Why are football rivalries key to the game?

Before receiving the title of a true Illinois fan, the first thing to do is learn about the Illini’s rivals. Rivalries play a large role in the emotion and competitiveness of college sports.

From in-state rivalries to border battles, Illinois has plenty of good matchups each season. Here’s a look at the Orange and Blue’s annual football rivalries.


The Illini and the Wildcats first met on the football field in 1892 in Champaign, and the game ended in a 16-16 tie.

The rivalry officially began in 1941, when the teams began to play for a trophy – the Fire Bell Trophy.

The teams battled for the Fire Bell until 1943, when the trophy was handed over to Illinois head coach Ray Eliot and then disappeared.

In 1945, a new trophy came about, in the form of a Native American statue from a cigar store, which came to be titled “Sweet Sioux.”

Two years later, in 1947, the trophy became a tomahawk instead of the entire statue because it was easier to transport between the two schools.

The tomahawk in 1947 was used until 1970, when a smaller, framed replica tomahawk with an attached plaque became what is now known as the Sweet Sioux Tomahawk.

In 2008, the two schools announced the retiring of the Sweet Sioux Tomahawk. The trophy will permanently reside at Northwestern.

In its place, the schools will now battle for the Land of Lincoln trophy.

The all-time series on the gridiron is 52-45-2 in favor of the Illini. The Wildcats have dominated in this decade, going 6-3 against Illinois in the 2000s.

Last season, the Illini fell 27-10 in Evanston, despite playing with a 5-6 record and a bowl game on the line.


While Illinois and Indiana do not compete for a rivalry trophy, and the teams are bigger rivals in basketball than football, the two schools have a protected rivalry, meaning they are scheduled to play each other every season. And although some may claim Iowa or Michigan to be bigger rivals, Indiana still undoubtedly provides competition.

Not only do the teams duke it out on the field, they also share the same names for both their football stadiums, Memorial Stadium, and their basketball stadiums, Assembly Hall.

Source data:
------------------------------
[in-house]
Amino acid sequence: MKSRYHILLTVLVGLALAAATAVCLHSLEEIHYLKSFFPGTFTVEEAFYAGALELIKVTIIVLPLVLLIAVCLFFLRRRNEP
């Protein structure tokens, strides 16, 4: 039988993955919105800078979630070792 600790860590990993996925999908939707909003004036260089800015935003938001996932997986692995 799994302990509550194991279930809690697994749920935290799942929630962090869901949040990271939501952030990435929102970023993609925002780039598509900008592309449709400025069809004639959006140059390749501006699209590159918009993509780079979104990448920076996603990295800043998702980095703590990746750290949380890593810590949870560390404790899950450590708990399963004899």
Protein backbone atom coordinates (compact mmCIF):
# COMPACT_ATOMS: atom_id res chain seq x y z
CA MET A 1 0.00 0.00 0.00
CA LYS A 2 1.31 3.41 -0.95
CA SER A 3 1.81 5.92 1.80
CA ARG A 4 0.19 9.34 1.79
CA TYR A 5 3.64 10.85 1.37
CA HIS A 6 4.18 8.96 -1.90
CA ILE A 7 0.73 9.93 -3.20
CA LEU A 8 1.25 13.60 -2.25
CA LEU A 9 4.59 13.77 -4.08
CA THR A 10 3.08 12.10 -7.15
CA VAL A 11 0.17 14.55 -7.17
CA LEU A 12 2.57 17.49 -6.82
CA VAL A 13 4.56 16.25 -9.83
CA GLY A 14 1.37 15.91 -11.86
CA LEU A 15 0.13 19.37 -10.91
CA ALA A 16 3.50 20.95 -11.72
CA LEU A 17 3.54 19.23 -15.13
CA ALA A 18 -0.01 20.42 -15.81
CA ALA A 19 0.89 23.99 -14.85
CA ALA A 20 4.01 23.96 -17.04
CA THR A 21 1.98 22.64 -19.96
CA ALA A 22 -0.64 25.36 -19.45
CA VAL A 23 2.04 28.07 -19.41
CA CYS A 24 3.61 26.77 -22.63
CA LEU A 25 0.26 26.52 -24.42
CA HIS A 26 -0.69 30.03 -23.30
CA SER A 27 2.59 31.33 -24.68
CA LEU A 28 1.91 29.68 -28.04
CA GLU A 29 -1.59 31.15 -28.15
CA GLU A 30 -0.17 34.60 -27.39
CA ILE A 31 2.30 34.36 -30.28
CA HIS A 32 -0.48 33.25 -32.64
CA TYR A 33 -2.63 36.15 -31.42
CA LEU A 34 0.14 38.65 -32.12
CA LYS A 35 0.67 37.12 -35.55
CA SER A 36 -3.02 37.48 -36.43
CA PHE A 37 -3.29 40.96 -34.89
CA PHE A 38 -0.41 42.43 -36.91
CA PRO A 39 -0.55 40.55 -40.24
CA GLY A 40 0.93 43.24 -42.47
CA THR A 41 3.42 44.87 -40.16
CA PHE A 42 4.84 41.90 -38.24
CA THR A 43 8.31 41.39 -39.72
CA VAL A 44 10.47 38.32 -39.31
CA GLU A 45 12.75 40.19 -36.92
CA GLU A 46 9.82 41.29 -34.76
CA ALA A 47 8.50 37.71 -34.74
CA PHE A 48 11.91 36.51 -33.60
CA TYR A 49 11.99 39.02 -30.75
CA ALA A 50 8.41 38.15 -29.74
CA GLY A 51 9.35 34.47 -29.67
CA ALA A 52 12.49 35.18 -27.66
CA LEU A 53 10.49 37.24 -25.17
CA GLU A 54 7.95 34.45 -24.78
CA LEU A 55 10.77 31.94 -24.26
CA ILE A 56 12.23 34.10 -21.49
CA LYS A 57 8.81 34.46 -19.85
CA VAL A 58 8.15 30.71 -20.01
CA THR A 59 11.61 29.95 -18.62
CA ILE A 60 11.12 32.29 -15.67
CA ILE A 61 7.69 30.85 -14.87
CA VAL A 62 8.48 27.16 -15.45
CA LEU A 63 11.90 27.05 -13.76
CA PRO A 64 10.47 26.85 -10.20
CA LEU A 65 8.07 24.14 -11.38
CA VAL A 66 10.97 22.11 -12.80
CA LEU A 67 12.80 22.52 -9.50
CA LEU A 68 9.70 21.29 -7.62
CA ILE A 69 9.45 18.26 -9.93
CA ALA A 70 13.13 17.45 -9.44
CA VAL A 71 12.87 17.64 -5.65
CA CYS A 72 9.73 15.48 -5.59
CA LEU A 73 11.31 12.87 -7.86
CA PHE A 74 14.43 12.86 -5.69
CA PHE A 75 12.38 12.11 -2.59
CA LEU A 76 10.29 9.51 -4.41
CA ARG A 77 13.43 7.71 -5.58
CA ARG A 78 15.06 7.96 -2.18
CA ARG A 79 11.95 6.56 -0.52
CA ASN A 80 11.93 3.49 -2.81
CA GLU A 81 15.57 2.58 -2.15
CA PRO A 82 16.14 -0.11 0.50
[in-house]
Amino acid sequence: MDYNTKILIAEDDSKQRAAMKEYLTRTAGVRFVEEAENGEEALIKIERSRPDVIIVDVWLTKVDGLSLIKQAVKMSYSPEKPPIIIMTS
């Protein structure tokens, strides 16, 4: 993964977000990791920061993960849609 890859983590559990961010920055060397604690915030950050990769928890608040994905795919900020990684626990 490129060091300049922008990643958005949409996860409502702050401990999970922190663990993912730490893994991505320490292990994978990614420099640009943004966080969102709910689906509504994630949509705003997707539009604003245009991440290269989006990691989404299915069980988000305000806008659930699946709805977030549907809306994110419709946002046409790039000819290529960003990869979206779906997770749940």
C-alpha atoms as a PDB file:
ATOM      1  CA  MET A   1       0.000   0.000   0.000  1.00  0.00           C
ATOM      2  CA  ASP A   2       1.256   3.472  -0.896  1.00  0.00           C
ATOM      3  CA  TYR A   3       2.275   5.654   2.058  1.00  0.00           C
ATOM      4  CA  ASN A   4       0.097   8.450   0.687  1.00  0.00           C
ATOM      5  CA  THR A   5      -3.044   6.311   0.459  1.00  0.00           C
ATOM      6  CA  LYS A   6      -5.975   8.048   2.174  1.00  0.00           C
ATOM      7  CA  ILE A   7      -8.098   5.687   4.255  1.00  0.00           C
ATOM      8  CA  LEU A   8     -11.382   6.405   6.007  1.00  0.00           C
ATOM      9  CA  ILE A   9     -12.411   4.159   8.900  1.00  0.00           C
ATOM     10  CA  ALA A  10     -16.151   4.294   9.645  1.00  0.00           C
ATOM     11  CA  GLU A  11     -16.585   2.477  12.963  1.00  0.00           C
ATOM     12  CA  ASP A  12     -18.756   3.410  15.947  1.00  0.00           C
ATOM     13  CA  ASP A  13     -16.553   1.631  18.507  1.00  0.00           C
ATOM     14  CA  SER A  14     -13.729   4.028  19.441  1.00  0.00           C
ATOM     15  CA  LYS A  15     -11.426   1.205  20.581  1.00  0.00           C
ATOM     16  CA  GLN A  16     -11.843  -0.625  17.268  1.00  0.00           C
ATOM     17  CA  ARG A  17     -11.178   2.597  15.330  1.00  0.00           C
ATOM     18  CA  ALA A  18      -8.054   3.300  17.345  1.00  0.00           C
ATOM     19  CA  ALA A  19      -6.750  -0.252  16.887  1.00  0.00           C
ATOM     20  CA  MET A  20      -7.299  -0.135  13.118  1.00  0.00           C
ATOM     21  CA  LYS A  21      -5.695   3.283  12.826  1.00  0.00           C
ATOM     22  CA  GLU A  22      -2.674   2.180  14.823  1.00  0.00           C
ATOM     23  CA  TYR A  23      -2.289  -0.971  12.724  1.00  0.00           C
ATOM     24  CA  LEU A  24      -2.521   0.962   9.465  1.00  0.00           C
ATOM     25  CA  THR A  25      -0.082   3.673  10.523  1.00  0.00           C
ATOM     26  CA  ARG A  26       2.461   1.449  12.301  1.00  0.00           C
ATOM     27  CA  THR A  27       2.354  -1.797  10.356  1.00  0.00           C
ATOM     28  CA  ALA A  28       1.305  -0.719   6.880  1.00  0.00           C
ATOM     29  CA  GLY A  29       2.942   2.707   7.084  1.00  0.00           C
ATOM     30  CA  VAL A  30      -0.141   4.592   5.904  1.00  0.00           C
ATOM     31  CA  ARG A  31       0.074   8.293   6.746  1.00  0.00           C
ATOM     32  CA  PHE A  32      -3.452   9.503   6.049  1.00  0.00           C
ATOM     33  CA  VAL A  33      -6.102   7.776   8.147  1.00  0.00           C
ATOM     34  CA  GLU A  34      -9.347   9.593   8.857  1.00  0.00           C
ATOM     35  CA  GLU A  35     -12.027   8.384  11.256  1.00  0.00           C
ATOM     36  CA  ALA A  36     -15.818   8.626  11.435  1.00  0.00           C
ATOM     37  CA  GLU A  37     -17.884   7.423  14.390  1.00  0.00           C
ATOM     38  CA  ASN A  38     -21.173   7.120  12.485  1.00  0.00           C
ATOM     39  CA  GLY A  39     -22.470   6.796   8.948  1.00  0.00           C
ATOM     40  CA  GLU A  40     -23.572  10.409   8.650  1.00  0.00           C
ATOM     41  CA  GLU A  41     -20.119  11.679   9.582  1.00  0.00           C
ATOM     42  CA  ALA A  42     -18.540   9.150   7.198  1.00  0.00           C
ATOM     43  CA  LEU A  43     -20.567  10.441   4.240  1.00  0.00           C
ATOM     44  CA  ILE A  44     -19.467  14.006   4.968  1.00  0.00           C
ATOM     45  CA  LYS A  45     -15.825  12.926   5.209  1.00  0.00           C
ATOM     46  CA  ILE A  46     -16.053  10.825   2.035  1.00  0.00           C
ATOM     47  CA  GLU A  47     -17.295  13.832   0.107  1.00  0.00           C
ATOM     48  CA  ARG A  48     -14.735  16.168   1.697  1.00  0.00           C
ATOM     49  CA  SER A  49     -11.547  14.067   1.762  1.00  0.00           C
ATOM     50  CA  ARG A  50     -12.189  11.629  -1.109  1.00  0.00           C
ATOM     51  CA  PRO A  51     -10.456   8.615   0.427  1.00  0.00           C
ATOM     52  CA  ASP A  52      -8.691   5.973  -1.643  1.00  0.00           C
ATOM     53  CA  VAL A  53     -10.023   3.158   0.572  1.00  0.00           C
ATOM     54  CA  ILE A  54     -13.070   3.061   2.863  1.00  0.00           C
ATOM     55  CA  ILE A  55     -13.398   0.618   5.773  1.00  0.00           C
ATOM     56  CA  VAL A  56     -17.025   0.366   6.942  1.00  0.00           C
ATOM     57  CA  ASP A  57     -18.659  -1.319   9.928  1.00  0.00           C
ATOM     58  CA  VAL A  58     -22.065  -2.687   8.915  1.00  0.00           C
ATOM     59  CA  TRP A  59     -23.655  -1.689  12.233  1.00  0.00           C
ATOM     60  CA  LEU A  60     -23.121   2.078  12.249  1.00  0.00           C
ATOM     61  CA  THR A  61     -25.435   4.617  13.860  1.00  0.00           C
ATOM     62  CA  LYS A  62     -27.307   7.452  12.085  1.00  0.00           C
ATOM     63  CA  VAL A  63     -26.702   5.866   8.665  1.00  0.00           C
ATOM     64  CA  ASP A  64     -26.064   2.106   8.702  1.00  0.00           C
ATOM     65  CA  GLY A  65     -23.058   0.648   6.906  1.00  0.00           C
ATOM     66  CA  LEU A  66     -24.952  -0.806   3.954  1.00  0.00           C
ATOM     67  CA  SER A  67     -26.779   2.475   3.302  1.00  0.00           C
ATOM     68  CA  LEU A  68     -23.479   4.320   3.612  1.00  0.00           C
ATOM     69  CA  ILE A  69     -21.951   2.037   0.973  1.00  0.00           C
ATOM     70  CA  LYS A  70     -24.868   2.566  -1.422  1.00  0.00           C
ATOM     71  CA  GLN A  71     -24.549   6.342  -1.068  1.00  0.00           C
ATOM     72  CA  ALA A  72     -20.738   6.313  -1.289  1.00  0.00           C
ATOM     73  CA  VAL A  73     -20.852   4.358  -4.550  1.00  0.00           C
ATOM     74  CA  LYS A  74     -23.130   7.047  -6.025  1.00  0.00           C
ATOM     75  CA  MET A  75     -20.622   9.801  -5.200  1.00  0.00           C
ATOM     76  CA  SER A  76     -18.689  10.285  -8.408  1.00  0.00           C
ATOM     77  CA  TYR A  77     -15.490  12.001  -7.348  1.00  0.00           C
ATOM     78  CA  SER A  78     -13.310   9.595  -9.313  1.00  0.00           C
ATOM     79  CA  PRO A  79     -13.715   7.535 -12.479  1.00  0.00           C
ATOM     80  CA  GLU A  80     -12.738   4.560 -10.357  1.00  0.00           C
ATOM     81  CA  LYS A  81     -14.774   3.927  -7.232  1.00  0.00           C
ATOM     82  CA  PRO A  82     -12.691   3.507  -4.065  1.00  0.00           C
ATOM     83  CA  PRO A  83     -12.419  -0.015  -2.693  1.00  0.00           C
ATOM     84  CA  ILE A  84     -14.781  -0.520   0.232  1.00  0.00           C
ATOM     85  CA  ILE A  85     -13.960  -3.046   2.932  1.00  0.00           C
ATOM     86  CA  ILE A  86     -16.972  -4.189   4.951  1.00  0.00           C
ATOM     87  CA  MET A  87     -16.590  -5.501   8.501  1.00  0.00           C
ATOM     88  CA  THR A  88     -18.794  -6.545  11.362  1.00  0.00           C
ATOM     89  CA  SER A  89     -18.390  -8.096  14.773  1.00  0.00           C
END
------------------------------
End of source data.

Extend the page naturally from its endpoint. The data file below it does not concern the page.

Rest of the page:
The biggest reason for criticism in this matchup has to be the mismatch in talent.

While the teams were evenly matched a few years ago, the Illini skyrocketed into a Rose Bowl appearance in the 2007 season, while the Hoosiers have been on the downturn.

Though the Illini finished with a disappointing 5-7 record in 2008, Indiana finished at 3-9. Illinois also has more reason to be optimistic in 2009.

The Hoosiers, on the other hand, lost their starting quarterback, senior Kellen Lewis, who set 16 school records.

Lewis was kicked off the team in April for “violating unspecified team rules,” and junior Ben Chappell will be the starter in 2009.

The teams began playing in football in 1899 with a 5-0 win for the Hoosiers in Champaign. In 2008, the Illini destroyed the Hoosiers, 55-13, in front of 62,870 fans in Champaign.


This on-again, off-again rivalry has been on again since 2007, but is scheduled to end, at least briefly, following the 2010 season. And while this rivalry, dubbed the Arch Rivalry game, is not an in-conference matchup, it still provides some fireworks to start the season.

The all-time record in the series is 15-7 in favor of Mizzou, dating back to 1896, the first season Illinois was a member of the Big Ten.

The Illini and the Tigers fought hard in 2007 after Illinois quarterback Juice Williams was knocked out of the game.

Illinois’ comeback attempt fell short behind the effort of backup quarterback Eddie McGee, as the Illini lost 40-34 in the season opener, before going on to a 9-4 record and a Rose Bowl appearance.

Last season, the Illini defense couldn’t keep up with wide receiver Jeremy Maclin and the high-powered Tiger offense, as Illinois fell once again, 52-42.

Missouri has won the last four meetings between the two teams.

In 2009, the Illini will look to reverse the losing streak and have a greater chance than the past two years with the departure of Mizzou’s Maclin and quarterback Chase Daniel.